SHORTEN: Well, what happens is that the NDIS was established in 2013. So it's a relatively new, I think it's a world leading system of support. It's a safety net of individualised packages, as I said, for people who are profoundly disabled. But in recent times, the government started to say there's a financial crisis, too many people on it, it's too expensive. And they were going to propose reinterviewing, wait for this, every one of 430,000 people to see if they had a disability. Now, between you and I, this is rubbish. Most people, if you're deaf, your hearing hasn't come back. If you're an amputee, your legs haven't grown back. I mean, I know that's pretty grim language, but that's how people felt. If you've been in a terrible car accident and you've got an acquired brain injury, it's there. And so, I think the government was taking a sledgehammer to crack a walnut. I think it could improve the NDIS. And I think there's a lot of bureaucratic inefficiency in the system. And we heard some really hair raising stories of that yesterday, but making it harder for genuine people with impairment, profound and severe impairment to get on the scheme. I mean, don't padlock the front gate, just make sure the money isn't being wasted out the back on service providers, overcharging, lawyers taking things to court and bureaucratic delays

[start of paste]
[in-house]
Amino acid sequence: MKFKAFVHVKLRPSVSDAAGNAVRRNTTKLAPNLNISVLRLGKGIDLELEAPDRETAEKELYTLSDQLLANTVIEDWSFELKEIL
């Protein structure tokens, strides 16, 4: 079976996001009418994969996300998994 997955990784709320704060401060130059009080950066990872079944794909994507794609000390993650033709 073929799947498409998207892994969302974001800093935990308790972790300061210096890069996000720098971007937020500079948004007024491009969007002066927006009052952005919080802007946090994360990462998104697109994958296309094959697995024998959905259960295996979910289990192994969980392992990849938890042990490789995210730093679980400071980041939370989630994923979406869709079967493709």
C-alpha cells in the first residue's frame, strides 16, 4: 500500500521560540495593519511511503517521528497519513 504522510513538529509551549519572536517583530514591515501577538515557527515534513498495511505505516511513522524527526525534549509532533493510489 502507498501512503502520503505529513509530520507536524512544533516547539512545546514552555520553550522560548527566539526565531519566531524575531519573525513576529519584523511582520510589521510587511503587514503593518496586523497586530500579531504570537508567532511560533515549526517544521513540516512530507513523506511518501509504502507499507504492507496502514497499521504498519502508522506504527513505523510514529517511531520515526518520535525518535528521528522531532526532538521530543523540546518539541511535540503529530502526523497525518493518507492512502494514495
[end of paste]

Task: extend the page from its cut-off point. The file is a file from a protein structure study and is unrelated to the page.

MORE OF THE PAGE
O’LOUGHLIN: And Bill, most concerned would be the assessment, wouldn't you agree, of individuals?
SHORTEN: Yeah. You're spot on, Mike. What the government was proposing was, and some of them sort of said it in meetings, they said, oh, we don't trust the treating health professionals. We think they are just captured by their client. So, we wanted people to do an interview with a stranger over a couple of hours to see if that was the plan was right. I mean, most people with disability don't have, you know, two coins to rub together. And the thought that they could lose their minimum package of support is traumatizing. And again, just thinking about if you've had a lifelong impairment, to be told that somehow, you've got to reprove it. Oh, surely there are better ways to do business than terrify 430,000 people. And if there's a financial problem, which, by the way, the government for seven years said there wasn't, then all of a sudden sprung on us. They didn't even mention it in the budget, the budget was only in May, it seems to me that you've got to work with people, not just sort of act like you're God and you're going to send thunderbolts from heaven down to people and, you know, they win or lose.
O’LOUGHLIN: But you've got to you've got to admit it's not just a Tasmanian problem.
SHORTEN: Oh, absolutely. I mean, it's a challenge everywhere.
O’LOUGHLIN: Absolutely it is. It's all Australian. But you're heading to the Autism Specific Early Learning and Care Centre in Burnie this morning.
SHORTEN: I am.
O’LOUGHLIN: What are you expecting there? Same sort of comment?